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An example of Anomaly Detection at work (left). On the right is an example of a variable-rate irrigation prescription created using crop water stress index, which will be available through the partnership in the future Valley Irrigation.
THREE A'S: An example of Anomaly Detection at work (left). On the right is an example of a variable-rate irrigation prescription created using the crop water stress index.

Partnership aims to bring autonomy to crop production

Anomaly Detection service designed to catch problems in the field before the naked eye can see them.

Last November, Valmont Industries hosted an Ag Tech Summit, where irrigation professionals, ag tech companies and public officials from the U.S. and Israel gathered to discuss ways in which tech startups based in Israel could work closer with U.S.-based irrigation companies such as Valley Irrigation — and ways in which center pivots could be used for purposes beyond irrigation.

Those discussions recently came to fruition when Valmont and Prospera Technologies announced a global partnership, with the goal of creating autonomous crop management tools.

Prospera, an Israeli machine-learning and artificial intelligence company founded in 2014, has developed analytics, algorithms and data layering to provide growers with irrigation and crop recommendations. Prospera monitors more than $5 billion worth of greenhouse production.

The exclusive partnership will integrate Prospera's artificial intelligence technology with center pivot irrigation and will center around the transformation of the center pivot from solely an irrigation machine to an autonomous crop management system, says Darren Siekman, vice president of business development at Valley Irrigation.

"The pivot is so unique because it is constantly in the field," Siekman says. "We know there are a ton of sensors and connected devices available, and we also know we can leverage the center pivot as the platform to do more than water delivery."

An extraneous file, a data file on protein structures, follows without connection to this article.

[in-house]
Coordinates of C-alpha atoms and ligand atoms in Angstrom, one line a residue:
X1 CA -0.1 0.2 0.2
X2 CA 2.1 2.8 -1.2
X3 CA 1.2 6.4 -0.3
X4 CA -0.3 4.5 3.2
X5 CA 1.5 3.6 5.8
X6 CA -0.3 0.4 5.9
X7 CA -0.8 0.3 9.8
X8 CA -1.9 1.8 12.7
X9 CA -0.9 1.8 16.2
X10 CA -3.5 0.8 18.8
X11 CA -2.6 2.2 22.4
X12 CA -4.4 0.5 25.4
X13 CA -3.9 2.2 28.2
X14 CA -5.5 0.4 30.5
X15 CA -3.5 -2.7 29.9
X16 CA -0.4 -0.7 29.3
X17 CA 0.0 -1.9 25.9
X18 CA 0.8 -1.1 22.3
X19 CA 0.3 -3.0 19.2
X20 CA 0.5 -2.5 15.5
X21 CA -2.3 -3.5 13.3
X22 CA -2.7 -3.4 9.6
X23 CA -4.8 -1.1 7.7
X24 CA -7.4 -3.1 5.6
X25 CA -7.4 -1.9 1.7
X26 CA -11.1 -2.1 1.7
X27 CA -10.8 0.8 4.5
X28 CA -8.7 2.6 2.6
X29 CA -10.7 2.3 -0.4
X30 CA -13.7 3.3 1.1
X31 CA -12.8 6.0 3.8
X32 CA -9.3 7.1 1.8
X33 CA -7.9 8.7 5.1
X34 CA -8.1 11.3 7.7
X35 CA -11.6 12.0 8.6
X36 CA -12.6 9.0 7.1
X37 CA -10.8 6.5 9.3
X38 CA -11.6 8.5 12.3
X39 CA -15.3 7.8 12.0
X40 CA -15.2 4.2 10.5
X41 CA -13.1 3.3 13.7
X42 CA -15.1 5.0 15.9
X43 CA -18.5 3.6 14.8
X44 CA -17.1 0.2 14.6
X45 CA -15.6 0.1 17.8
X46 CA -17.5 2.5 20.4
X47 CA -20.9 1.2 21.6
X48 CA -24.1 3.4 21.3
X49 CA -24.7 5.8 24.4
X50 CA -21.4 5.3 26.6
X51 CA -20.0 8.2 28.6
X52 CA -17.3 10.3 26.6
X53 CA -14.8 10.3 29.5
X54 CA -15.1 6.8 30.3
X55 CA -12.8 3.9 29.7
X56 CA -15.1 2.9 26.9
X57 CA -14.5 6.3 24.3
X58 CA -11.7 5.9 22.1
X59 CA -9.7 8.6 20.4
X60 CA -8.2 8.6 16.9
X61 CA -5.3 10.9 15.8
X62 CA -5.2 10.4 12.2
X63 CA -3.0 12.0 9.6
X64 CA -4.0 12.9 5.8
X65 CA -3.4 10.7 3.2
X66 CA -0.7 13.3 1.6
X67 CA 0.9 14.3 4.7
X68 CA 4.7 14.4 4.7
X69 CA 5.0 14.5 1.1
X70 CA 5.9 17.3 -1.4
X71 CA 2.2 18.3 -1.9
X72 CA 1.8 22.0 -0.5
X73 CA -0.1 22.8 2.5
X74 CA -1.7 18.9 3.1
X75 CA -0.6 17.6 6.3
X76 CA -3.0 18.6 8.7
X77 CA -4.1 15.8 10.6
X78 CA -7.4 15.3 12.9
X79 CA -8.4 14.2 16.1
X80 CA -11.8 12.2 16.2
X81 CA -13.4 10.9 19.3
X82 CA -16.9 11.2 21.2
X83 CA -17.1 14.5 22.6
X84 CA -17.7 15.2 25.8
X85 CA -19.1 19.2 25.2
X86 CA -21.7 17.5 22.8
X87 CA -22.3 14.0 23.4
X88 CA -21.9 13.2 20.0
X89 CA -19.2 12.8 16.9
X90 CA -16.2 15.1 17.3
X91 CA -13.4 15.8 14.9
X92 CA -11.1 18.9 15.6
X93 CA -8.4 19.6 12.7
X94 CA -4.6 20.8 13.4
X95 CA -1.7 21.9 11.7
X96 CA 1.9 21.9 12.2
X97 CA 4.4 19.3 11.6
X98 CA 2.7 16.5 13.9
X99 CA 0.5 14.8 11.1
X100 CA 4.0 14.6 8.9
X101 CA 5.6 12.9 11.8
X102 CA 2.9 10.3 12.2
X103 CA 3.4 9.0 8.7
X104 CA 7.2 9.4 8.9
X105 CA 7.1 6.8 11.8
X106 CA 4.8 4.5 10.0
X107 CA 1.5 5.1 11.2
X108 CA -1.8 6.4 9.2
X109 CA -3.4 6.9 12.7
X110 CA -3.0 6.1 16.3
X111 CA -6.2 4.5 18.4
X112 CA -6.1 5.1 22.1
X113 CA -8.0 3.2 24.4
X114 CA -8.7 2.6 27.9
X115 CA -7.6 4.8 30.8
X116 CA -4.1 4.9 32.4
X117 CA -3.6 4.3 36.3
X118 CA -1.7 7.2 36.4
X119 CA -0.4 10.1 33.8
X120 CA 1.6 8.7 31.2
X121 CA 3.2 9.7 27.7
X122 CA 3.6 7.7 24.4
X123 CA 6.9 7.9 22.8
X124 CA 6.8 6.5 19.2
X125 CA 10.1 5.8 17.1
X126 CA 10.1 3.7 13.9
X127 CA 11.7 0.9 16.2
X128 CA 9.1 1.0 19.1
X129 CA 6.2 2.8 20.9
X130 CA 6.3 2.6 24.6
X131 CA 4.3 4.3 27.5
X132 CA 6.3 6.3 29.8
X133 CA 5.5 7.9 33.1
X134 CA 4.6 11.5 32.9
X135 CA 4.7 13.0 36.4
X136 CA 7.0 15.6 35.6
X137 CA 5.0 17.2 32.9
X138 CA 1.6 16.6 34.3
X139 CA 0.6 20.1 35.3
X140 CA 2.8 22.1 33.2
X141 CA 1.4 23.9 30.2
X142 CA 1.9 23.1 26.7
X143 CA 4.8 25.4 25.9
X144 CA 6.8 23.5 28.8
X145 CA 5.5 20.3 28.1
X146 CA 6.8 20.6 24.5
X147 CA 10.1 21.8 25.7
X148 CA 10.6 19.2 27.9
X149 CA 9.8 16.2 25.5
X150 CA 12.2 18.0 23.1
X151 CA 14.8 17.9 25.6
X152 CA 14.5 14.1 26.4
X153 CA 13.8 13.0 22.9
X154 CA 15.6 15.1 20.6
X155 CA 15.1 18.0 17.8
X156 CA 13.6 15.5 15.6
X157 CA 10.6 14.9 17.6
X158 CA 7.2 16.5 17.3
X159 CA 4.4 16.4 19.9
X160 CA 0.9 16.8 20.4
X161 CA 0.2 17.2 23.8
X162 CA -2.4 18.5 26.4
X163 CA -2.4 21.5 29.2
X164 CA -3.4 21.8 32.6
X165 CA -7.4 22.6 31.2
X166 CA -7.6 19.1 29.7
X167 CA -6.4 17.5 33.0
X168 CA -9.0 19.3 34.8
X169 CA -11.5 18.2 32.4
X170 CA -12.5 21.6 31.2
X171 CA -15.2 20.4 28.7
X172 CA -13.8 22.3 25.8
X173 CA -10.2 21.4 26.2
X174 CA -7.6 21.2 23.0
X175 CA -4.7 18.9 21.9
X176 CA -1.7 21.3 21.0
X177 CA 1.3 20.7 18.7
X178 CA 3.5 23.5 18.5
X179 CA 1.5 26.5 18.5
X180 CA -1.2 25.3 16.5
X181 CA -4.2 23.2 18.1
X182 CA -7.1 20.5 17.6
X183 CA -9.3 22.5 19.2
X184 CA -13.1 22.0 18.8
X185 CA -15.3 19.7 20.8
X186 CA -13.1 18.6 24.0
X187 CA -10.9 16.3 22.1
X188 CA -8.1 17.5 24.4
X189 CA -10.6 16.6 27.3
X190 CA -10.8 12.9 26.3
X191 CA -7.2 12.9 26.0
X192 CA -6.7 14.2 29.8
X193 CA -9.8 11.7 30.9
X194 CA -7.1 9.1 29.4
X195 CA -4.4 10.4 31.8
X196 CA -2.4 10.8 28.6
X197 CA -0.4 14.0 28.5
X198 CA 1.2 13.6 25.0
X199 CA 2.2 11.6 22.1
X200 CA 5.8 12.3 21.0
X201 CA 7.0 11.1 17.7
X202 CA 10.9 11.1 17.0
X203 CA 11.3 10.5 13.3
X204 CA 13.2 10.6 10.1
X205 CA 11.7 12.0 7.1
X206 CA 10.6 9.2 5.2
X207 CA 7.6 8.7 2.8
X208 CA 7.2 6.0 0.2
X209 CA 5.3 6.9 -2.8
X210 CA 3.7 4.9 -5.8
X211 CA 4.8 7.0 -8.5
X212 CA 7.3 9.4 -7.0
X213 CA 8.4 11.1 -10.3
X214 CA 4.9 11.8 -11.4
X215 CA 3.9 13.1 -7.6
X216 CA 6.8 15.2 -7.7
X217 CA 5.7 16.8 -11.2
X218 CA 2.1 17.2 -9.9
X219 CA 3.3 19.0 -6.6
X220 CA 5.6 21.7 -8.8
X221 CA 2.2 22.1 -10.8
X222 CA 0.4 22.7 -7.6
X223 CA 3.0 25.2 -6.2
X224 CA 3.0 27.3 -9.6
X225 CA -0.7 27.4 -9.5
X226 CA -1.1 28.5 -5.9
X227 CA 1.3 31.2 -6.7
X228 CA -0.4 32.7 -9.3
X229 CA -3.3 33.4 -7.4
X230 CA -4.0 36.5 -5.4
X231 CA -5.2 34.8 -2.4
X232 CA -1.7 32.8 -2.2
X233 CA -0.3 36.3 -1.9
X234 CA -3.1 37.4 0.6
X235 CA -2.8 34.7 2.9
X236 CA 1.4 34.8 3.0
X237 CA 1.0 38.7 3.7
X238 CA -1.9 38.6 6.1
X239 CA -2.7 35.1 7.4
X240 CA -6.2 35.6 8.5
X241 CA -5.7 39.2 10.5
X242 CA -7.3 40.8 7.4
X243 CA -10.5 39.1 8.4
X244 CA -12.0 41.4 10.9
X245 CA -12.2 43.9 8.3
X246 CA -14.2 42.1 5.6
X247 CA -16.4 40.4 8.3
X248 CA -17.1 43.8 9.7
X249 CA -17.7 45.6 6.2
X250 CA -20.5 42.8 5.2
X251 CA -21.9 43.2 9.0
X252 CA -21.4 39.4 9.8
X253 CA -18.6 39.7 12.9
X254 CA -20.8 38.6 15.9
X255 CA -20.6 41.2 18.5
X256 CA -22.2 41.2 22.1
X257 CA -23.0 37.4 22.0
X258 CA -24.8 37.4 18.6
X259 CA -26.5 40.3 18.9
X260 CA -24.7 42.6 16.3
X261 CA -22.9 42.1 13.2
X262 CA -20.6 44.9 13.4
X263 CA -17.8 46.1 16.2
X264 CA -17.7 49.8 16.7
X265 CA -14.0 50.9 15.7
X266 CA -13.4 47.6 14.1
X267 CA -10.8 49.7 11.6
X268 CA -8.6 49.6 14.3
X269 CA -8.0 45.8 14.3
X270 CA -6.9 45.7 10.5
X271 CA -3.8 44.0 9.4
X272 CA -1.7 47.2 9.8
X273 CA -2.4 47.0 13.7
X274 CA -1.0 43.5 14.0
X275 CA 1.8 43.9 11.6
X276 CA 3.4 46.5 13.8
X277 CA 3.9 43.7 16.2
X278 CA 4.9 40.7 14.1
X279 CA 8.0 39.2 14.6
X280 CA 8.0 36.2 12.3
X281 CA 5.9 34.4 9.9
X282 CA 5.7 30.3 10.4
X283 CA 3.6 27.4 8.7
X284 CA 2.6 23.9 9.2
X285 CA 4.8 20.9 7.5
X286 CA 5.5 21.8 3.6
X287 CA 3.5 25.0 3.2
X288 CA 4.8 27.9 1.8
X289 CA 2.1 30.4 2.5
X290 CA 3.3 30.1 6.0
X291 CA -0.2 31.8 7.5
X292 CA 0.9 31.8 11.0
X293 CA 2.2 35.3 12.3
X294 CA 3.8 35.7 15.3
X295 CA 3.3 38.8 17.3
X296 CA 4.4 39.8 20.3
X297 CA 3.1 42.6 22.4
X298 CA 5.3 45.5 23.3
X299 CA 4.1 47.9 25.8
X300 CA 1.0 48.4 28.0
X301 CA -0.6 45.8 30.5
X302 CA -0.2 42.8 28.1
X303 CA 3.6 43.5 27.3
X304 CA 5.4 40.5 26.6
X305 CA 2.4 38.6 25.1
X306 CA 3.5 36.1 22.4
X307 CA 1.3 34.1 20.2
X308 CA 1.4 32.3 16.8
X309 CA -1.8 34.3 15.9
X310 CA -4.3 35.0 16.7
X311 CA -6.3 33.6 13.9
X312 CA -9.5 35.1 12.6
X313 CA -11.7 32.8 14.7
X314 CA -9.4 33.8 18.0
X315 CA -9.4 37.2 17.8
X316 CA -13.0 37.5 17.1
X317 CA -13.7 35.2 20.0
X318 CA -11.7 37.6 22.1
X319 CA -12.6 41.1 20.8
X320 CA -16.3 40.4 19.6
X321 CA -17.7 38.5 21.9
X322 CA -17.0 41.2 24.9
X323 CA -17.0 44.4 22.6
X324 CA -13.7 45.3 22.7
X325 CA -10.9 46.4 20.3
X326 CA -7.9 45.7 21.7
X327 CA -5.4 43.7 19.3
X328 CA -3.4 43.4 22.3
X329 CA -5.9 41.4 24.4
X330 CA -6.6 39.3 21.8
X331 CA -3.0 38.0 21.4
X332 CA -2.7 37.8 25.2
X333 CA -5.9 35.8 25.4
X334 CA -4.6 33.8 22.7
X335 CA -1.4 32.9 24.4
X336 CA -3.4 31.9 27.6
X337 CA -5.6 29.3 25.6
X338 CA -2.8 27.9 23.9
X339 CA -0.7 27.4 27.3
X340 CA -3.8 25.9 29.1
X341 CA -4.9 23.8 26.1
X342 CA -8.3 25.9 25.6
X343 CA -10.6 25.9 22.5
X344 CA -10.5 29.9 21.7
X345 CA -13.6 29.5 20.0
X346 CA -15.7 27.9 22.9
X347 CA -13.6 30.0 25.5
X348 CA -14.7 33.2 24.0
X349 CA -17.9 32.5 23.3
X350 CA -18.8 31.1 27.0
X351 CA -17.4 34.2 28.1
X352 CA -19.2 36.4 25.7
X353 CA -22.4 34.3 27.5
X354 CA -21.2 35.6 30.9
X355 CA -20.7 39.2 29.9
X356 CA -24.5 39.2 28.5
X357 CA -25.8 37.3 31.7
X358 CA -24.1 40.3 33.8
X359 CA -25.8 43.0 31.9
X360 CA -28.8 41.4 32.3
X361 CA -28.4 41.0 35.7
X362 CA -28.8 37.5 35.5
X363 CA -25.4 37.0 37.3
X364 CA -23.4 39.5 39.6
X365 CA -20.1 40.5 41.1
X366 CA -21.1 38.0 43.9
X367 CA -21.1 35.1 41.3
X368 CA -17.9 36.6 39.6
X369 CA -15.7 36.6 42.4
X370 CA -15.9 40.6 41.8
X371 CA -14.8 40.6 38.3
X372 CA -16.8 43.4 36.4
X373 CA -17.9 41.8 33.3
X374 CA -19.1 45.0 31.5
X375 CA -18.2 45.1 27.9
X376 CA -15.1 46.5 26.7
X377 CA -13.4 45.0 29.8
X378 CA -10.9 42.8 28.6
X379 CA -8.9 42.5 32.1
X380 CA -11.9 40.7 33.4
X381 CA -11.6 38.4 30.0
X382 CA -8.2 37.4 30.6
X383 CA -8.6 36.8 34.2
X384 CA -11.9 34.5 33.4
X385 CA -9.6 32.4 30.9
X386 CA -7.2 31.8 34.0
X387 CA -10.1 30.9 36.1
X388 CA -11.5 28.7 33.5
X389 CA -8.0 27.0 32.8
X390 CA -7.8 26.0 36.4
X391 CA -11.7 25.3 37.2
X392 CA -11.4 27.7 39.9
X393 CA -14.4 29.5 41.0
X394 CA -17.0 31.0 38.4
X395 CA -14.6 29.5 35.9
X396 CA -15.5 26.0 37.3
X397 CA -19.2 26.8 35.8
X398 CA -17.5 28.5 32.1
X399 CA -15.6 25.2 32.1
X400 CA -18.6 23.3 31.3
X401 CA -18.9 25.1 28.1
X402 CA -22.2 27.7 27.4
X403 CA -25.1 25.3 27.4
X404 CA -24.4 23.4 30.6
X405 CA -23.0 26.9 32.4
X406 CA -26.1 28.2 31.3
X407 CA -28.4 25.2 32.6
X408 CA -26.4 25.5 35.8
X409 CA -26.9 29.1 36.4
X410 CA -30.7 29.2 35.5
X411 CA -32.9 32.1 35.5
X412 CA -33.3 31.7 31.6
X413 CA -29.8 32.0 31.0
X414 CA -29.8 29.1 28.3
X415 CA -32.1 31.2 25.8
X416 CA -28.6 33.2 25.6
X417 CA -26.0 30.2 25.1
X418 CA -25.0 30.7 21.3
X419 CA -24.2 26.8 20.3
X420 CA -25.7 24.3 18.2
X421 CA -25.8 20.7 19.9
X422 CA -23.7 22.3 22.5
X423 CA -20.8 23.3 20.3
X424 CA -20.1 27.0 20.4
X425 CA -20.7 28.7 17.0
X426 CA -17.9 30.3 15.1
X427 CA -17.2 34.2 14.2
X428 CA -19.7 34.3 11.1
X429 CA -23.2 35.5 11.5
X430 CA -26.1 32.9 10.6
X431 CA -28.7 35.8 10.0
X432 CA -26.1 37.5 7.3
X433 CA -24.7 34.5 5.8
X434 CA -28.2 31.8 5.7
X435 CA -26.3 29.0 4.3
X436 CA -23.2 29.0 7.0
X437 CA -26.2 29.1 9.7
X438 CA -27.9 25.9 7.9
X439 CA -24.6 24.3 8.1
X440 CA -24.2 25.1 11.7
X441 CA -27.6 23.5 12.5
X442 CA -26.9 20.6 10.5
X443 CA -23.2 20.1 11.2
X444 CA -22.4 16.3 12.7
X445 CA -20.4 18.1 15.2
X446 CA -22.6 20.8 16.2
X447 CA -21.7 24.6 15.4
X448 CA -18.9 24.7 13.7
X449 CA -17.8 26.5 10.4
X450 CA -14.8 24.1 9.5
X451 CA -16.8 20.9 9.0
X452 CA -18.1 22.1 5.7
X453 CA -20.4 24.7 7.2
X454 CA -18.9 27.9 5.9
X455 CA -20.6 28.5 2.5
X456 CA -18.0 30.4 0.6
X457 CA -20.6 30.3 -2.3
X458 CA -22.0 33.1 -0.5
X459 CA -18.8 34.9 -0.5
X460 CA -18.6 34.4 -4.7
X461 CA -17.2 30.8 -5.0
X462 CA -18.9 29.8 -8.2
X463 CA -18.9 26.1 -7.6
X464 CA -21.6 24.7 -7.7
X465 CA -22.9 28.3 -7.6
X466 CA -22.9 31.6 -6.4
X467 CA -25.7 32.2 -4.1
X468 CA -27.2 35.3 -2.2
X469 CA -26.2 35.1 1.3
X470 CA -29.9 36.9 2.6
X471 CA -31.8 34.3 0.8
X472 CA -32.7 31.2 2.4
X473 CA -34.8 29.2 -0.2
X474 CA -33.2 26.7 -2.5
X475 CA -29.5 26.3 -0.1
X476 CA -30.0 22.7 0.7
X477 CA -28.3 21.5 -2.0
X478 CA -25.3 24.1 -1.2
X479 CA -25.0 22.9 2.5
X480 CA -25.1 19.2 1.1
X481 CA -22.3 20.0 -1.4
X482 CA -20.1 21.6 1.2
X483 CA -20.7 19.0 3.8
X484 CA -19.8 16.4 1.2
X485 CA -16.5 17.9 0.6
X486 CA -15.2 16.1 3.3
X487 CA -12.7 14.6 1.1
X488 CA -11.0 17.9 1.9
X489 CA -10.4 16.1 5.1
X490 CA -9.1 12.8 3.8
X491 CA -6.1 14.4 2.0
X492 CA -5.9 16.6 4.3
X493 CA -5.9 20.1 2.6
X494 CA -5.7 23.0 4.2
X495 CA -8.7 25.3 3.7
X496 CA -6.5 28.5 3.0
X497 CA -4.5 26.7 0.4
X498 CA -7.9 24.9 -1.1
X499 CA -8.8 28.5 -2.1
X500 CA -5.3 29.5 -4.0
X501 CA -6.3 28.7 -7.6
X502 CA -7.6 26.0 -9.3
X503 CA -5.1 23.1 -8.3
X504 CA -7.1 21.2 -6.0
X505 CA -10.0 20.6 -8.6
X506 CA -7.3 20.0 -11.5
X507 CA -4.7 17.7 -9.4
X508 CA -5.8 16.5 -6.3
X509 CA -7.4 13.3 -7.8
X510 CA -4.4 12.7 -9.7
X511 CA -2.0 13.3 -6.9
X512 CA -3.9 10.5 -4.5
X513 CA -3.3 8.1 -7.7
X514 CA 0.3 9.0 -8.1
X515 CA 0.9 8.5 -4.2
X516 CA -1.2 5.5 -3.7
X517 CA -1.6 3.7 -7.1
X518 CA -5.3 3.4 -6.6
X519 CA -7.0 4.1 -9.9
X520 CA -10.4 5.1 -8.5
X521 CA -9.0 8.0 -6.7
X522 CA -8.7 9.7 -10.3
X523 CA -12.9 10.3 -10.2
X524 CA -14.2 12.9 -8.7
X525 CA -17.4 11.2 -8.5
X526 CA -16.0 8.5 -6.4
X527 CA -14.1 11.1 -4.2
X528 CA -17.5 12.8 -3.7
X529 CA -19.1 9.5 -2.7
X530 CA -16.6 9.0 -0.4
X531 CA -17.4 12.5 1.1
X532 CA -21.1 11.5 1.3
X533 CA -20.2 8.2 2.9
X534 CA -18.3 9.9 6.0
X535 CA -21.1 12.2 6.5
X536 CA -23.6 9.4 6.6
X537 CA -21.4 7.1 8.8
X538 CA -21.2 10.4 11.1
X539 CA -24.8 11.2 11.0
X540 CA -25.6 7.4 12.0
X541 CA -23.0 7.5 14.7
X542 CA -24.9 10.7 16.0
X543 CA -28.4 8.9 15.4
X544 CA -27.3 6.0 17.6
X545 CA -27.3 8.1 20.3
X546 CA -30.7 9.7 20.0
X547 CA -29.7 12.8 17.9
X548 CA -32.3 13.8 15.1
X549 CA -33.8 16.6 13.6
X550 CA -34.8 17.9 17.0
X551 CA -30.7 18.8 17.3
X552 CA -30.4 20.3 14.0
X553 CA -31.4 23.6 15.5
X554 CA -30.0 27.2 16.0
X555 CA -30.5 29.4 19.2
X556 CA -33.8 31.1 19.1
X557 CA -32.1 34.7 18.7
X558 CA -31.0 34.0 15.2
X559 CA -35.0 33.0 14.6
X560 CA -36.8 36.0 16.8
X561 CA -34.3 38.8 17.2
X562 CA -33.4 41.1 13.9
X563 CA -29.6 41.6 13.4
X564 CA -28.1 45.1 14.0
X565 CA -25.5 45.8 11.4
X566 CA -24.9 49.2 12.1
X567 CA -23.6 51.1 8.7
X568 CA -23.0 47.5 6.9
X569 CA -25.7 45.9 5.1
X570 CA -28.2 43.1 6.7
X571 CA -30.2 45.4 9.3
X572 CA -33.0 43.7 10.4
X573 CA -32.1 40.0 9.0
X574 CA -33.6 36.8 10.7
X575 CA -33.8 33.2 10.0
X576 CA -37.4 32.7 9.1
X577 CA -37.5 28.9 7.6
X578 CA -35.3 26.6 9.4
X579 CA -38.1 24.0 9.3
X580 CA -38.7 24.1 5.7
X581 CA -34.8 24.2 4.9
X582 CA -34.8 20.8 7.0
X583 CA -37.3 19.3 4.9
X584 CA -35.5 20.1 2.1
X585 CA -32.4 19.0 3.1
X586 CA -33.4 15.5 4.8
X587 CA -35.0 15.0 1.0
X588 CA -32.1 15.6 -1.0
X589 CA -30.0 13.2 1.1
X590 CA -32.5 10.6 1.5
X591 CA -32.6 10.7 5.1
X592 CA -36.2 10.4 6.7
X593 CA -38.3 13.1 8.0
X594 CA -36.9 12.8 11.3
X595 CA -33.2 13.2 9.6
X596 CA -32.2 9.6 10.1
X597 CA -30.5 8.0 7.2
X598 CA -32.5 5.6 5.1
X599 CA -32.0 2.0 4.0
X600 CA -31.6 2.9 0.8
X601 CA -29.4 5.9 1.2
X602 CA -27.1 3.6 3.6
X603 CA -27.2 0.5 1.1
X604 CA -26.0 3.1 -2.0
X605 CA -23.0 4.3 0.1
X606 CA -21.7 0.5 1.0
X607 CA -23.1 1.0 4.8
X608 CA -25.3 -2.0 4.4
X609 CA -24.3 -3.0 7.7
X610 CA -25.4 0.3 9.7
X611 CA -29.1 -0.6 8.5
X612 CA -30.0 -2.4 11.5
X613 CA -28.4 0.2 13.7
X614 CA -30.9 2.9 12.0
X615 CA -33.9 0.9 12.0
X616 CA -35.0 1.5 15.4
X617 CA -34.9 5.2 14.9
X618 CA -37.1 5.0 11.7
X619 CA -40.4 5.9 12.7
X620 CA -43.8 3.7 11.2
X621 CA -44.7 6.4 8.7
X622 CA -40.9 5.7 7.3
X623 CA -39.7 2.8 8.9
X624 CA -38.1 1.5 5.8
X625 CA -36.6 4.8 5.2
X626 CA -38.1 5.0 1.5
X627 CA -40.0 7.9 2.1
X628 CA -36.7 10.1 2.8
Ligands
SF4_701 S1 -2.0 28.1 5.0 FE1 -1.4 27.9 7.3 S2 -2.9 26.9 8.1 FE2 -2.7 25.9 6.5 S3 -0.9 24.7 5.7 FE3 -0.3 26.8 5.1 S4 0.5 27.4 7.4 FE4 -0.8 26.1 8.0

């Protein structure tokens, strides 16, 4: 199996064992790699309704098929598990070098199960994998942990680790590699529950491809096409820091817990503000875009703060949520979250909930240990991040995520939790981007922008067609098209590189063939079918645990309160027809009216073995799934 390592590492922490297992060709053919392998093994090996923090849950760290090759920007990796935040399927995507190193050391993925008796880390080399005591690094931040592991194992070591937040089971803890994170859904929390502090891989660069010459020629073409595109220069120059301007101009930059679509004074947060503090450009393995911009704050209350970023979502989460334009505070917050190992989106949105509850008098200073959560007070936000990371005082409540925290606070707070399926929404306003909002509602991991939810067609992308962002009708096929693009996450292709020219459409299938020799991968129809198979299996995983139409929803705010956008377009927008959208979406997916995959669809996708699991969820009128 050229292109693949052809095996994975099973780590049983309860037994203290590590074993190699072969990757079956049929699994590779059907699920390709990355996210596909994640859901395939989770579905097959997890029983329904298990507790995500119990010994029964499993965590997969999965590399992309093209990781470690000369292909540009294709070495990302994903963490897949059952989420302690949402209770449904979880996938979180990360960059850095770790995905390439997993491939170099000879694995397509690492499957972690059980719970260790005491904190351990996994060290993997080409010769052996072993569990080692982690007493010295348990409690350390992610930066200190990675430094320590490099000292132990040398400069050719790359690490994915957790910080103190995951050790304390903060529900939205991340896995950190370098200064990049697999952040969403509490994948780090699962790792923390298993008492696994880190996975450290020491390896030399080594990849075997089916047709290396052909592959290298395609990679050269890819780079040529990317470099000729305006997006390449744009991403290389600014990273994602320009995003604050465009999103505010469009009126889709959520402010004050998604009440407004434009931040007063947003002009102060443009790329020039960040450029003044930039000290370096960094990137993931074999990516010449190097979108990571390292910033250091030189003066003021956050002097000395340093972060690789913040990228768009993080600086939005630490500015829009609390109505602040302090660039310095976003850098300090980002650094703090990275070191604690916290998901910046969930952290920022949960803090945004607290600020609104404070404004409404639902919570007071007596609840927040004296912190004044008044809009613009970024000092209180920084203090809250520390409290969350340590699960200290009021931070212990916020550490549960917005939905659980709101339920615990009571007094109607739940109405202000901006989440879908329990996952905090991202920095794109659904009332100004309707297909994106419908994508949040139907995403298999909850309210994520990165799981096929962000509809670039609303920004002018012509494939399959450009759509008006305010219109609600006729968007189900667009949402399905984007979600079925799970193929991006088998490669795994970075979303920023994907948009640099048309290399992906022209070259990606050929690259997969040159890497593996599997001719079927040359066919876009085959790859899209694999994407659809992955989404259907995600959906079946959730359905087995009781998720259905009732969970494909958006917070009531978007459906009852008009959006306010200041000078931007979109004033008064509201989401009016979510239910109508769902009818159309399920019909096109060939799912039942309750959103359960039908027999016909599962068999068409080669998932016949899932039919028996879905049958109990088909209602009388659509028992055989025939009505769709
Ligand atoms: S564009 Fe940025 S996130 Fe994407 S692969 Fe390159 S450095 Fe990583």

Beyond irrigation
This spring, the two companies plan to launch a new service, Anomaly Detection. Siekman notes the service applies three A's to data and crop management: acquisition, analytics and action.

"Whether it's satellites, drones or even sensors mounted on the pivot, there's so much data out there, and it's really easy to become overwhelmed with how to handle all of the data — even from an individual field, much less multiple pivots," Siekman says. "What Prospera has done in the greenhouse industry is the analysis piece. We can take the analysis and drive the action piece from it."

Anomaly Detection will use commercially available imagery from satellites and manned aircraft and analysis through Prospera's artificial intelligence engine to detect anomalies or issues in crop fields, and notify growers to address the issue early. This might include something as simple as a plugged nozzle.

"You can't necessarily see a plugged nozzle in the early stages,” Siekman says. “That's what's exciting about the analysis piece. The AI engine is picking that up before the naked eye can pick it up, in many cases. There are a surprising number of pivots where we see differences between what the naked eye sees and what we're identifying with this technology, and I think that's a great opportunity for the grower to irrigate more efficiently and reduce input costs."

Users can receive alerts and updates several ways, including through AgSense, via email or as a text message. The service will be available from Valley Irrigation for all brands of pivots through a subscription-based model or as an AgSense premium tier.

Siekman adds the grower oversees who has access to their field data and can choose to fix the problem themselves, or share the information with an irrigation dealer, for example, who also can receive alerts and make a service call to fix any issues that arise.

Autonomous future
The service initially will use commercially available imagery from satellites and manned aircraft. Moving forward, additional imagery and sensor technologies will be added — including pivot-mounted sensors — as the partnership gets closer to its goal of creating an autonomous crop management system.

"That's where we feel the path forward is to full autonomy and making the center pivot more than what it's used for today," Siekman says. "Currently, it's using a combination of technologies that are commercially available, and adding Prospera's proprietary algorithms. That is the secret sauce, because Prospera is taking volumes of data and honing it down based on what they've learned in the past, what we've learned, and what we're learning together."

Anomaly Detection will be launched in the spring, and additional features will be added in the coming years — including variable-rate irrigation and scheduling prescriptions created using the crop water stress index, and pest and disease control.

The joint technology is expected to reach 1 million acres by 2020. To develop the technology, the two companies collectively plan to invest more than $40 million over the next three years.

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